When drawing a gun from a purse, it can be very difficult to make sure that the muzzle is always pointed in the intended direction.
If the purse is carried on the shooter’s strong side or front and the gun compartment is accessed from the top, it’s not much different than drawing from a more traditional on-body holster, but side openings can be more complicated.
Either the gun is drawn from the front and swung around towards the attacker, or the purse is brought forward so that the gun can be pulled out into the shooter, then punched back towards the attacker.
When there is limited room to maneuver, both can make it difficult to actually get the gun out.
Even if the gun can be successfully drawn, bystanders and the shooter’s own body (particularly the brachial artery) can be swept by the muzzle.
An awkward, perhaps heavy, swinging weight hanging off an arm or shoulder can challenge even a skilled markswoman, and should not be discounted as a purse carry challenge that should be addressed in practice.
[Caption: Imagine shooting with your heavy purse swinging around…it’s not easy!]
You’ll often hear the recommendation to just shoot from inside the purse.
Not only does the fabric inside the purse interfere with gun function, whether semiautomatic or revolver, unsighted fire is extremely inaccurate even if the other contents of the purse don’t get in the way.
And even worse, it can’t be effectively practiced.
Shooting from inside the purse should not be a primary strategy for purse carry.
There is a positive, though!
With the right style of bag, a purse carrier may have the ability to discreetly put her hand on her gun in a full firing grip.
While we’ve already talked about how problematic shooting from inside the purse can be, having a hand on the gun reduces many of the fumble factors involved in the draw.
And unlike putting a hand on a gun in a more traditional on-body carry position, a hand in the purse may appear less threatening.
Is Purse Carry Still Worth Trying?
There are a number of issues you have to overcome when carrying a weapon concealed, from avoiding printing, to figuring out how to use the bathroom.
Even with all of these downsides, there are good reasons that every woman should know how to purse carry as safely and effectively as possible.
In spite of many excellent on-body solutions, you might not have the specific gun and holster combination you need to have your gun with you when wearing a specific outfit you can’t change.
You might discover that the shirt you are wearing one day doesn’t quite conceal as well as you thought it did, and need somewhere to stash your gun.
For that matter, you might find yourself in a situation where you need to temporarily remove your gun and want to store it safely until you can put it back on, such as in a clothing store changing room or at a doctor’s office.
While it’s not the most ideal solution, there’s no reason that a woman can’t make purse carry better by thinking through some of the problems and solutions above.
And lastly, however you choose to carry, we recommend taking a look at CCW Insurance (review) which will cover you for civil/criminal proceedings in the case of a defensive gun use.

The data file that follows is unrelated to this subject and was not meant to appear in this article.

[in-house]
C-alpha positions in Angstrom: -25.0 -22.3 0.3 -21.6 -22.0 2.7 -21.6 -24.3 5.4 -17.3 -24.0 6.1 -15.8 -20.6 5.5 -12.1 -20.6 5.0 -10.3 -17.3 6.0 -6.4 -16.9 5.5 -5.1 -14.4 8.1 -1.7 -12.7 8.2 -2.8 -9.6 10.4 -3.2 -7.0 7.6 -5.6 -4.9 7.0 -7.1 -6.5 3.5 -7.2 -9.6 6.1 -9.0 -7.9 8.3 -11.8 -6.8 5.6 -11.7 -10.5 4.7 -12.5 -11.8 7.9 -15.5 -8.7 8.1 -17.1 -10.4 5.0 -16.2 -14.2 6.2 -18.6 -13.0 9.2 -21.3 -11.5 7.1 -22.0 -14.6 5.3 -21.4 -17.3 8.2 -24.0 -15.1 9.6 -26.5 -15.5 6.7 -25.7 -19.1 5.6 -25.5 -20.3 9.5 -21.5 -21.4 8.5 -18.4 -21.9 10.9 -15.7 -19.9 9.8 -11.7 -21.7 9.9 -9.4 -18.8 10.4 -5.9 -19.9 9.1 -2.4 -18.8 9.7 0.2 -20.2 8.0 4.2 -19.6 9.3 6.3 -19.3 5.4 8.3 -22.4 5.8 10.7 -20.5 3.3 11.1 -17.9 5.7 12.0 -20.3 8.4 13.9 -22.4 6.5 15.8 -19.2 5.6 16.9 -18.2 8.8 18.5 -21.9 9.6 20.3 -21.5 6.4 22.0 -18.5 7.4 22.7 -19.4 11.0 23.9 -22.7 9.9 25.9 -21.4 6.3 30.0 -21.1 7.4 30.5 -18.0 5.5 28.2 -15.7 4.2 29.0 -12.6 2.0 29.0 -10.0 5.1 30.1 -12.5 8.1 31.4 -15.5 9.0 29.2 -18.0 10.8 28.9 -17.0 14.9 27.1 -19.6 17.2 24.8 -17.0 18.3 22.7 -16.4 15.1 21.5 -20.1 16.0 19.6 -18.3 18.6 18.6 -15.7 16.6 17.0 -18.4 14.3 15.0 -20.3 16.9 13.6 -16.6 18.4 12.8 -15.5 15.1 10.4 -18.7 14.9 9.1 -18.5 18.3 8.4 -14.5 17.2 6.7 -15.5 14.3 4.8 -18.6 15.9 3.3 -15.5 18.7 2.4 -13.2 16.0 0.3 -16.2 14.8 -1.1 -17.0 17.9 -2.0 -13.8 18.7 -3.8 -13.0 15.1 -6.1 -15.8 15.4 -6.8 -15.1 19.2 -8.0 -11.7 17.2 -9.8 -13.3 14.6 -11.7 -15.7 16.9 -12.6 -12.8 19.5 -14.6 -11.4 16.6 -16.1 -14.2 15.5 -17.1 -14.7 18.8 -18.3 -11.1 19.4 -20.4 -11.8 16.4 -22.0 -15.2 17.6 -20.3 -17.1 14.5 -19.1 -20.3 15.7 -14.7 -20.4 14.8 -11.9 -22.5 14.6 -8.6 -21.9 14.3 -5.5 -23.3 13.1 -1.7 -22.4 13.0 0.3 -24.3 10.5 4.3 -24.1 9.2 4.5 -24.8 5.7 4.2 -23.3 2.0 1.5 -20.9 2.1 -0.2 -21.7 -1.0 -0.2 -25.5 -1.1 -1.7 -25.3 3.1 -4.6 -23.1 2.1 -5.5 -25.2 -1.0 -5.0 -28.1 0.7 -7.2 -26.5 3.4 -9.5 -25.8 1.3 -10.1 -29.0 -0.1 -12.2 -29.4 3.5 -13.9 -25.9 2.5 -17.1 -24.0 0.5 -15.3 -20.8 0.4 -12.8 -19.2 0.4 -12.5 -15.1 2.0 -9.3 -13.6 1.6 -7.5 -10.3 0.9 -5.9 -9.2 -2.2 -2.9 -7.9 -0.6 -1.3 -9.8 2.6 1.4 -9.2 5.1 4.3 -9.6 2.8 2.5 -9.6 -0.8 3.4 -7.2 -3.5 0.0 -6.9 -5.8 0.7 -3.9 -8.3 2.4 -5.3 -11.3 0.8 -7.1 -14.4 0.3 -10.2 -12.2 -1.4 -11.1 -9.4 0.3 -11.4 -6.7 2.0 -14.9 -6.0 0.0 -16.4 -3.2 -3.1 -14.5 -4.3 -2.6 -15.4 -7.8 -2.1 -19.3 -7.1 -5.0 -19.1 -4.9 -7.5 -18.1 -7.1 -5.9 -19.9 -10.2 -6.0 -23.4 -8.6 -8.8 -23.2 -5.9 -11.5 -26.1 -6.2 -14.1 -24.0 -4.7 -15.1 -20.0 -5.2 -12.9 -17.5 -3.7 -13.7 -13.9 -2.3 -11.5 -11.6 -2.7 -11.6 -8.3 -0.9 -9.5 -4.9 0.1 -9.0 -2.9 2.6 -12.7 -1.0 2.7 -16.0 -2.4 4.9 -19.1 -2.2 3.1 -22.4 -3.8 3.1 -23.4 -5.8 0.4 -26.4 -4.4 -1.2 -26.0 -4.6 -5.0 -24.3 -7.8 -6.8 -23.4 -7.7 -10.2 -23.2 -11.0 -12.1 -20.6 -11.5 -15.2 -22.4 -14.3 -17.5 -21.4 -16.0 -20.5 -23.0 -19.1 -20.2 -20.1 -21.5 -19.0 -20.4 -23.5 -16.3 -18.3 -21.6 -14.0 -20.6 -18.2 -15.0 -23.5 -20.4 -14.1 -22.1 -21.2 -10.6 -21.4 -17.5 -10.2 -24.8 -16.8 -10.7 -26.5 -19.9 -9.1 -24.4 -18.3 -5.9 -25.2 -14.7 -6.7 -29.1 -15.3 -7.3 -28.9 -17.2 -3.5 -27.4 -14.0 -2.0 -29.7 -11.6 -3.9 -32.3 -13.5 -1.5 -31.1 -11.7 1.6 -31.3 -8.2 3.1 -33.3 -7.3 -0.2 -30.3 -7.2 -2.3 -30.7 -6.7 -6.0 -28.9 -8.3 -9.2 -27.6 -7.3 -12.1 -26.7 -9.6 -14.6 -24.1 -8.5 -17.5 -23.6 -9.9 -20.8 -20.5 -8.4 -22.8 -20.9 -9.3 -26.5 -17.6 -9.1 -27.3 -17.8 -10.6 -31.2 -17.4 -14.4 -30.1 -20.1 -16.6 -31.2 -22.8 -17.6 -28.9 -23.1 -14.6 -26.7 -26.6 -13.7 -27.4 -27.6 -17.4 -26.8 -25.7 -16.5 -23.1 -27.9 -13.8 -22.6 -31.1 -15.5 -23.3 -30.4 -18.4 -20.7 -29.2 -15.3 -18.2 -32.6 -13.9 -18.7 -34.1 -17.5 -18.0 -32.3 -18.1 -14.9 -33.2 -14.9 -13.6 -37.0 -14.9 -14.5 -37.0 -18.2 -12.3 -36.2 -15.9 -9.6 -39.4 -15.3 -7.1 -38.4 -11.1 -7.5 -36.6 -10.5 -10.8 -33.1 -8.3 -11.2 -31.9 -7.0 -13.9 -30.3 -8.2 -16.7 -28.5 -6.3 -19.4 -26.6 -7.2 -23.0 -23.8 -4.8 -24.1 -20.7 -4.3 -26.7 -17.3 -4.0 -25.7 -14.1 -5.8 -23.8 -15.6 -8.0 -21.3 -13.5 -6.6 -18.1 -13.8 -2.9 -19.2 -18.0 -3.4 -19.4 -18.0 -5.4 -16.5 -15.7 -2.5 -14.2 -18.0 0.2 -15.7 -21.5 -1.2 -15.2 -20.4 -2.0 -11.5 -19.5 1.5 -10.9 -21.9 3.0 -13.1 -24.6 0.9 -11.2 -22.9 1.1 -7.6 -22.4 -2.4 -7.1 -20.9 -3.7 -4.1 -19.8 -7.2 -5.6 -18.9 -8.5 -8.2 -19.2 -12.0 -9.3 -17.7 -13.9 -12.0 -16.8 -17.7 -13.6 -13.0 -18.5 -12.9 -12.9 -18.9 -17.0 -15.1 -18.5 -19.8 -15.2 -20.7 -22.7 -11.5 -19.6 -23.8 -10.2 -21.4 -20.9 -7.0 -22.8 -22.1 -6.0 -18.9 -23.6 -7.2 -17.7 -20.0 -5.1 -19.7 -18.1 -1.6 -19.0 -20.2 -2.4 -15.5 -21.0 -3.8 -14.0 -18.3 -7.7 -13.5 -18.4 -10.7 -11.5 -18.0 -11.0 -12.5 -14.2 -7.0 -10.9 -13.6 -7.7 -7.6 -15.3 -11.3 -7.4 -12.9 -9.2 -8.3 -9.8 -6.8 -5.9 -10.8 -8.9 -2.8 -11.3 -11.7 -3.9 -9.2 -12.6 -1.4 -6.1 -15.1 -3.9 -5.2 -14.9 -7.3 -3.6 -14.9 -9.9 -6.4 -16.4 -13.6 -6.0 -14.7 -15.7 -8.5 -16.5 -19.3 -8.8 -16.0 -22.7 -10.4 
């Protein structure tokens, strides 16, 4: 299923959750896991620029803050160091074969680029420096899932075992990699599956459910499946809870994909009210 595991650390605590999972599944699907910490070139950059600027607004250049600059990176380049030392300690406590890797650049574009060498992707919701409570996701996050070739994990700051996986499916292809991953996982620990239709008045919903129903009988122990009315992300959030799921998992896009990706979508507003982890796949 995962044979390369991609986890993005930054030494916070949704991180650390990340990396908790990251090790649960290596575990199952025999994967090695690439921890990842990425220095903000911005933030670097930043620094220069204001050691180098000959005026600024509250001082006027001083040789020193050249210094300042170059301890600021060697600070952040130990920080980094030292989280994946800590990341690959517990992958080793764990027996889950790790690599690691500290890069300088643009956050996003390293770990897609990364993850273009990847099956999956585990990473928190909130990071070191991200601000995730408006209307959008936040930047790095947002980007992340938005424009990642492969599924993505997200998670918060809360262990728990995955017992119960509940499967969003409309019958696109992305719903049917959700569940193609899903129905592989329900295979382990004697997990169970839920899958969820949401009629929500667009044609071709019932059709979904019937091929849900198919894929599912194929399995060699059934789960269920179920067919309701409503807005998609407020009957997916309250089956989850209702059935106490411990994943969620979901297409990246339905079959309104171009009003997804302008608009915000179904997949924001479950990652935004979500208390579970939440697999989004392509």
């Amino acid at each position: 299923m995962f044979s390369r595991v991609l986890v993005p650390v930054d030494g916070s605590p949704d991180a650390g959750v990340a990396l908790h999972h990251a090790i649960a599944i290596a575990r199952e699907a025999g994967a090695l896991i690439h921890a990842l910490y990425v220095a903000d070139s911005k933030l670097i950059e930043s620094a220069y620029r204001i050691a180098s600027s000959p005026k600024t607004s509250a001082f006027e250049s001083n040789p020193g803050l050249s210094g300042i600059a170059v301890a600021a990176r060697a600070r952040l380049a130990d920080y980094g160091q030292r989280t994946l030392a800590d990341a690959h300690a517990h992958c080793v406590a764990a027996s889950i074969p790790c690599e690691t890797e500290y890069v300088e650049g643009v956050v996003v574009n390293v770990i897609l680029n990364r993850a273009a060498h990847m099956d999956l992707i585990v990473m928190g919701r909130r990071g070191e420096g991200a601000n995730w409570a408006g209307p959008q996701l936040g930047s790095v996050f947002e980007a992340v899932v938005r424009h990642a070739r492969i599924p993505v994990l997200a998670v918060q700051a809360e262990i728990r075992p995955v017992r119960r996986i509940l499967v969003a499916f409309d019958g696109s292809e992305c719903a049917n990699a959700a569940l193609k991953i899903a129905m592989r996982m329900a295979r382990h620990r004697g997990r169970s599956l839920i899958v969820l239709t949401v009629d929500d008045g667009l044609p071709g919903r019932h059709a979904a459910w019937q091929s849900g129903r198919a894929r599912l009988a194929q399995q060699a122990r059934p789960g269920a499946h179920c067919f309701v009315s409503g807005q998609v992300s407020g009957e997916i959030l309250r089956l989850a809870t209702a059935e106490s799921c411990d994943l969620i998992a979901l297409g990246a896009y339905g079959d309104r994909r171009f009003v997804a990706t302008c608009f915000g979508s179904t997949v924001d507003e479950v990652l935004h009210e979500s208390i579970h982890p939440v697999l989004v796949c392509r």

5 Leave a Reply
I'm not a woman, but I do have a suggestion that I believe will be helpful. Do your very best to carry exactly the same way all the time - for example, if you purse-carry, the gun should always be in exactly the same place and orientation every time. And you should probably always carry exactly the same gun every time. And practice drawing the gun a lot. In this way, you will develop the habits and muscle memory to make you effective if you ever have to shoot it for real.
Here's a drill which I do, which I believe will be helpful for you: Go into your bedroom, or another room that is empty. Shut the door. Pick a target in the room (e.g. your top dresser drawer). Now draw your gun, turn off the safety (if you have one), focus on your front sight while bringing the gun onto the target, and put your trigger finger on the side of the gun. Doing this over and over will make it automatic that if someone attacks you, you will instantly have the gun pointed at the attacker, with the safety off, and with your finger an inch away from shooting the gun. Best of all, you don't have to go to the range, and you don't use any ammo, when you run through this drill.
I agree with you in making sure that there has to be a separate pocket for the gun so it doesn't tangle up with the other items inside the purse. If you put it in the same compartment as the make-up, then there is a tendency of accidentally pulling the trigger. I'm planning to train my self to use a gun, and I need a cute purse to conceal it. Thanks for the article. It gave me an idea.
I think all the purses shown in this article are ridiculous. I carry an over the shoulder, across the chest bag. It has a compartment just for my gun and other small compartments for meds, wallet, check book, etc. The shoulder strap is adjustable as to length, so my gun ends up right at my side in the same location as it would be if I carried on a belt. I NEVER take it off or lay it down when I am out and about. Carrying a purse on your arm is asking for trouble.
Well i only purse carry when wearing a dress. Other time i carry Iwb. I carry a ruger and a sig 238. I have a purse that has a separate compartment for my gun and is easily drawn if needed. My purse is firm not flimsy. Yoy have good advice.
Purse carry isn't for me. I carry appendix, a kydex fit the gun clip to jeans in between pants and skin hammerless Ruger. A purse in a pinch maybe.